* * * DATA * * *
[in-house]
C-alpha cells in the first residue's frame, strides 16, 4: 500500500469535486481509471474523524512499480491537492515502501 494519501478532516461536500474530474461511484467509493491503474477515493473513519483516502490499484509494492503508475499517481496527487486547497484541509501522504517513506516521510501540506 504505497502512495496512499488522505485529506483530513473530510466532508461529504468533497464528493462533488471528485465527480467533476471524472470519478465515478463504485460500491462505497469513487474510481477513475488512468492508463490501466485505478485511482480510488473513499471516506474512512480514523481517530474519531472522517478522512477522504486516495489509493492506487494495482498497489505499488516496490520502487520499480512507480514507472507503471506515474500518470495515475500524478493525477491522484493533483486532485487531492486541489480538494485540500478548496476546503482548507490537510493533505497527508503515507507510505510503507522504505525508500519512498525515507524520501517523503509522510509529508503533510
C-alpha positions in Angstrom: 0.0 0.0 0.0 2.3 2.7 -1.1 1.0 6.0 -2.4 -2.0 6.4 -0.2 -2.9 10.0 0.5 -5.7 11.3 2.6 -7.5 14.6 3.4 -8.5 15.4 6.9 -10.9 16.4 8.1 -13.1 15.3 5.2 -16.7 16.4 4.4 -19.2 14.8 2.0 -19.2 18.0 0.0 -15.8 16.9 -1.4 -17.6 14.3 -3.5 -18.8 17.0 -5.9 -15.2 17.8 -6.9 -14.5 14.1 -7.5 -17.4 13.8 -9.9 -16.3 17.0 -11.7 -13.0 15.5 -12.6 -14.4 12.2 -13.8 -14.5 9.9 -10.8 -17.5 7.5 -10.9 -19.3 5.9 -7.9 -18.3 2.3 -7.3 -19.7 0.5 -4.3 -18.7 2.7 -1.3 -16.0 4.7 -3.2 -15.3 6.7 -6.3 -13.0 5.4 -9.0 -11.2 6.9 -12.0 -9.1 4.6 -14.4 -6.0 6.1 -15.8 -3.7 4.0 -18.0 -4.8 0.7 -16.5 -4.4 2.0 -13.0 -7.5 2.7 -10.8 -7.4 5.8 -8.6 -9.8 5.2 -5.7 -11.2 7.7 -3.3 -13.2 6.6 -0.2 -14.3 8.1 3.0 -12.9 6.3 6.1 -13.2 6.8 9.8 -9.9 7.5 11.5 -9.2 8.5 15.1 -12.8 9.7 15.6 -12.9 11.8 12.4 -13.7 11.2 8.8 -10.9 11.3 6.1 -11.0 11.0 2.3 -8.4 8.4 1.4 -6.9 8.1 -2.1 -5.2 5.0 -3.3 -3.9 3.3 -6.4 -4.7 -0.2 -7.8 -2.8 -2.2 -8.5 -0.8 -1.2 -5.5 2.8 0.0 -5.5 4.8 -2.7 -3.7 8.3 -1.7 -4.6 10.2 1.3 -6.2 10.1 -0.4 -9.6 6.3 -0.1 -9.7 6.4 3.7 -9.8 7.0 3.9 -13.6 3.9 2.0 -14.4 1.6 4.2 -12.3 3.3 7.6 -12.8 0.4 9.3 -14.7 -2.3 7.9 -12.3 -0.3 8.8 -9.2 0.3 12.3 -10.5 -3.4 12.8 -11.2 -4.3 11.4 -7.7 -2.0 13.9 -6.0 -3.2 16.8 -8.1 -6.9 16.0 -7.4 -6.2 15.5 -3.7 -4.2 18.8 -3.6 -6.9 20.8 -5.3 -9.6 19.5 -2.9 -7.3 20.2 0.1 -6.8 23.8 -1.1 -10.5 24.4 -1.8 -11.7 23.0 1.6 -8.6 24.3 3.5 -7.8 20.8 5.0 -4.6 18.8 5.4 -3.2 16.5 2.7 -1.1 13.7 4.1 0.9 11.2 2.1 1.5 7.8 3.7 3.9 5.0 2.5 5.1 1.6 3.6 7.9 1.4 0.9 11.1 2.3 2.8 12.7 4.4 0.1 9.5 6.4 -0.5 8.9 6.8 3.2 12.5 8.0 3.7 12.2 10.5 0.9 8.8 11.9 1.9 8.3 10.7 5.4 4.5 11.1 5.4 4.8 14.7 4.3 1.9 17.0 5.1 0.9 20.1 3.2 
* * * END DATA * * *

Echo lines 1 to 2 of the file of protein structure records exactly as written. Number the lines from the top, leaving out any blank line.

[in-house]
C-alpha cells in the first residue's frame, strides 16, 4: 500500500469535486481509471474523524512499480491537492515502501 494519501478532516461536500474530474461511484467509493491503474477515493473513519483516502490499484509494492503508475499517481496527487486547497484541509501522504517513506516521510501540506 504505497502512495496512499488522505485529506483530513473530510466532508461529504468533497464528493462533488471528485465527480467533476471524472470519478465515478463504485460500491462505497469513487474510481477513475488512468492508463490501466485505478485511482480510488473513499471516506474512512480514523481517530474519531472522517478522512477522504486516495489509493492506487494495482498497489505499488516496490520502487520499480512507480514507472507503471506515474500518470495515475500524478493525477491522484493533483486532485487531492486541489480538494485540500478548496476546503482548507490537510493533505497527508503515507507510505510503507522504505525508500519512498525515507524520501517523503509522510509529508503533510